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Polish names

Guest Author - Barbara Swiech

Hundreds years ago people in Poland would use Slavic names to call their children. As the times changed, the fashion changed as well and the inhabitants of Poland started to use foreign names to call their children. However, those names very often got their own unique sound or version – therefore when you get to know somebody who introduces himself as ‘Asia’ do not be surprised that her name (as it is female name) given at baptism is Joanna.

Slavic names, that were used in the times of old Polish language, usually consisted of two parts. They never have to do with names of Slavic gods (probably it was considered as taboo), neither with animals (with one exception). The names were to describe virtues that a given person was wished to have. They were supposed to have magical power that would make the person (bearing a given name) be as his or her relations wished. A child was given a name at the age of 6 – until that moment they are called by substitute names that are meant to protect them from bad powers.

Some of the important parts of names, that had specific meaning, were words such as: BOR – that is ‘fight’, CIECH coming from Polish word meaning ‘joy’, GNIEW that stands for ‘anger’, MIR that meant ‘peace, calm, good’, SŁAW that was associated with ‘fame, glory’, WOJ that meant ‘warrior’ and many more… and this is how the names such as: Ciechosław, Zbigniew, Borzymir or Jarosław. Many of them are not used in Poland anymore. But there still some that are popular among today’s society – like Wojciech (that means a warrior that brings joy), Bogusław (the one who brings glory to God or praises God), Bogumił (the one who is dear to God) or others. Some of the names consist of 2 parts that can be placed in both orders, creating 2 names: Sławomir and Mirosław, Radomił and Miłorad, Gniewomir and Mirogniew. Female names would most of the time come from male name with added ending ‘a’.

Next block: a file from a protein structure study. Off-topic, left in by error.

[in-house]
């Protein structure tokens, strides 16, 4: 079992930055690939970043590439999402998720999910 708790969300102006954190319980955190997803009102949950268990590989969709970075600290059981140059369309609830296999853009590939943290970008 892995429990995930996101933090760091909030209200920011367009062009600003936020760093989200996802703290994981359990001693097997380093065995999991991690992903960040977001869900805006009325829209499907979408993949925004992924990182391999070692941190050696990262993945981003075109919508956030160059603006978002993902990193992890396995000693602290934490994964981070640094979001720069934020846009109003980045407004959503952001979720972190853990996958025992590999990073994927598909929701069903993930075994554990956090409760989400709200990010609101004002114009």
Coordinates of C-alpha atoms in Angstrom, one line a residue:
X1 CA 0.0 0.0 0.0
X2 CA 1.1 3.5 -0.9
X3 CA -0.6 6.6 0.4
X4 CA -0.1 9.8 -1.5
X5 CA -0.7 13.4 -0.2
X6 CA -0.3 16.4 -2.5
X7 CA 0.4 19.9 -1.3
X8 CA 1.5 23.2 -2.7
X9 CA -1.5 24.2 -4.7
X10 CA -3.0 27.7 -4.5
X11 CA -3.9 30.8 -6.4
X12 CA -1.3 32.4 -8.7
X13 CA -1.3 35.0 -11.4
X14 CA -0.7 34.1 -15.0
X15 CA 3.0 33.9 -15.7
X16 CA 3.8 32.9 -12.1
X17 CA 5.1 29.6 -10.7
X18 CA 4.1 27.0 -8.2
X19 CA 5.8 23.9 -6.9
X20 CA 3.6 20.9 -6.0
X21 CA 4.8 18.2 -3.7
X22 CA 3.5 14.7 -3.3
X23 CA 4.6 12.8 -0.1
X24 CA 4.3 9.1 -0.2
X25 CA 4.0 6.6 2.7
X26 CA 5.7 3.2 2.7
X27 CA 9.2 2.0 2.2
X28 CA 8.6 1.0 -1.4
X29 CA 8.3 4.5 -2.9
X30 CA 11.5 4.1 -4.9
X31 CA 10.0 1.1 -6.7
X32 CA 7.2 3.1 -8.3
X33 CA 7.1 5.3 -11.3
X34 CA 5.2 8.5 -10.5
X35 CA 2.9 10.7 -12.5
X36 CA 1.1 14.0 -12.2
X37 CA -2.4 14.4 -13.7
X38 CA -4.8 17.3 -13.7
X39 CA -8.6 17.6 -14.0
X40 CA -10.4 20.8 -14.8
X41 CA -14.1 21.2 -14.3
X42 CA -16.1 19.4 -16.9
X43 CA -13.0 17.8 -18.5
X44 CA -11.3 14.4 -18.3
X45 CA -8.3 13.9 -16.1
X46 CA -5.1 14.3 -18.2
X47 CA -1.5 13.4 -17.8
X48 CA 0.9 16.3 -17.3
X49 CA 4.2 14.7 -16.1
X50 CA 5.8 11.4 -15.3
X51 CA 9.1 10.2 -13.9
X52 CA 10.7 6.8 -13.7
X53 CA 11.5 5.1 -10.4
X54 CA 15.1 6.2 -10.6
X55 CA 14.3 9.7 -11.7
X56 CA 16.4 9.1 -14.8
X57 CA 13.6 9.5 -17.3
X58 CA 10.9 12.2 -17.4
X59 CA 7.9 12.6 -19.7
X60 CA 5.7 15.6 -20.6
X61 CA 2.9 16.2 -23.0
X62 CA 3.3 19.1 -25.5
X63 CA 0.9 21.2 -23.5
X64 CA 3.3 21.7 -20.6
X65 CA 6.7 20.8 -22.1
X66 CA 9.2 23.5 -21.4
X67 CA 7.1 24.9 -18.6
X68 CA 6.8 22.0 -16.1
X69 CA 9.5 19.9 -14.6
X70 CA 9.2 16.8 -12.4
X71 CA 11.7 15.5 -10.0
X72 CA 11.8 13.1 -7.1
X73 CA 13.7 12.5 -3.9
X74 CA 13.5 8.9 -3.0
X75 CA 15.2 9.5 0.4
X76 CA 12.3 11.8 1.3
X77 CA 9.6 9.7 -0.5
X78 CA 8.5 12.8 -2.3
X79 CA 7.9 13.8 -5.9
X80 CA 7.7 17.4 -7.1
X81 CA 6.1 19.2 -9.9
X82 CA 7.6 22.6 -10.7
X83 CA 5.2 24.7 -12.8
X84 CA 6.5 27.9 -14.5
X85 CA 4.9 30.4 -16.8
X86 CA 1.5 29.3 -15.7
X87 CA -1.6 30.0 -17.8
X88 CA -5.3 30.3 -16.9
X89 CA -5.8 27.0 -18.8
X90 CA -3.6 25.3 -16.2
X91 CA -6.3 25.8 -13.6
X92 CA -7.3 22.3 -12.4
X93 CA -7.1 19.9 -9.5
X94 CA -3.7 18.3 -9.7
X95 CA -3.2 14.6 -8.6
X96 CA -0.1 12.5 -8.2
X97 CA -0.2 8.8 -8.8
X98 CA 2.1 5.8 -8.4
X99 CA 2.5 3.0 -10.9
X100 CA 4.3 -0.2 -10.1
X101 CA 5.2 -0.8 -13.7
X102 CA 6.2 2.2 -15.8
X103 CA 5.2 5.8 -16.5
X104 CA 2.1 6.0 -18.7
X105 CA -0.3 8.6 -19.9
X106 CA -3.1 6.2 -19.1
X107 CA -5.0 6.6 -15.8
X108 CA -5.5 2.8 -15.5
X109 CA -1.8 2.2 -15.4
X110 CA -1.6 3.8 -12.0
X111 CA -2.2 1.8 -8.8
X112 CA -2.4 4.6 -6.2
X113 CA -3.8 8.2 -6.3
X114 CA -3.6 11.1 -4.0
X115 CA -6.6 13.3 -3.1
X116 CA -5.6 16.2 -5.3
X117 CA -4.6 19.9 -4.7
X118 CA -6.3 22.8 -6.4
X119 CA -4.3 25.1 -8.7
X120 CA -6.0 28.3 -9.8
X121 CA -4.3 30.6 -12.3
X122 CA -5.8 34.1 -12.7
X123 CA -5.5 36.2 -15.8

Before the Christianity came to Poland, the inhabitants would bear names deriving from Slavic culture, taken over in the past from other tribes or deriving from Indo-European community. When Poland became Christian land, traditional names were replaced by those deriving from Greek language (like Agnieszka – Agnes), Latin (such as Barbara), Hebrew (Beniamin – Benjamin), Aramaic (Tomasz – Thomas or Marta - Martha), German (Like Robert) or Celtic (such as Brygida - Bridget). Those names were usually taken from the Bible – and most often from New Testament. The most popular were names of Disciples or Evangelists. The second most important source of Christian names were the names of martyrs, Medieval saints, nuns and monks, bishops or members of ruling families. The final form of the name was influenced by languages of neighbouring countries (like Czech, German or Russian) and the changes of Polish language. It happened that the same name was taken through various sources therefore its different forms are still used. Therefore Greek name Stephanos was firstly adapted in Polish language as Szczepan (from Czech) and later as Stefan (from German). Foreign names would be polonized to sound familiar, translated into Polish (as name Feliks that was translated as Szczesny), others were just added a new part. Since 1563 the Catholic Bishops forbade to give names that were not names of saints.

Some of the most typical and popular names in Poland nowadays are: Anna (called also in Polish language: Ania), Joanna (called also Asia, Joasia, A¶ka), Wojciech (Wojtu¶), Katarzyna (Kasia, Ka¶ka), Małgorzata (Małgosia, Gosia, Go¶ka), Barbara (Basia, Ba¶ka), Marcin, Michał, Magdalena (Magda, Madzia), Aleksandra (Ola), Paweł, Piotr (Piotrek, Piotru¶), Maria (Marysia), Jakub (Kuba) and many many more.
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Content copyright © 2015 by Barbara Swiech. All rights reserved.
This content was written by Barbara Swiech. If you wish to use this content in any manner, you need written permission. Contact BellaOnline Administration for details.


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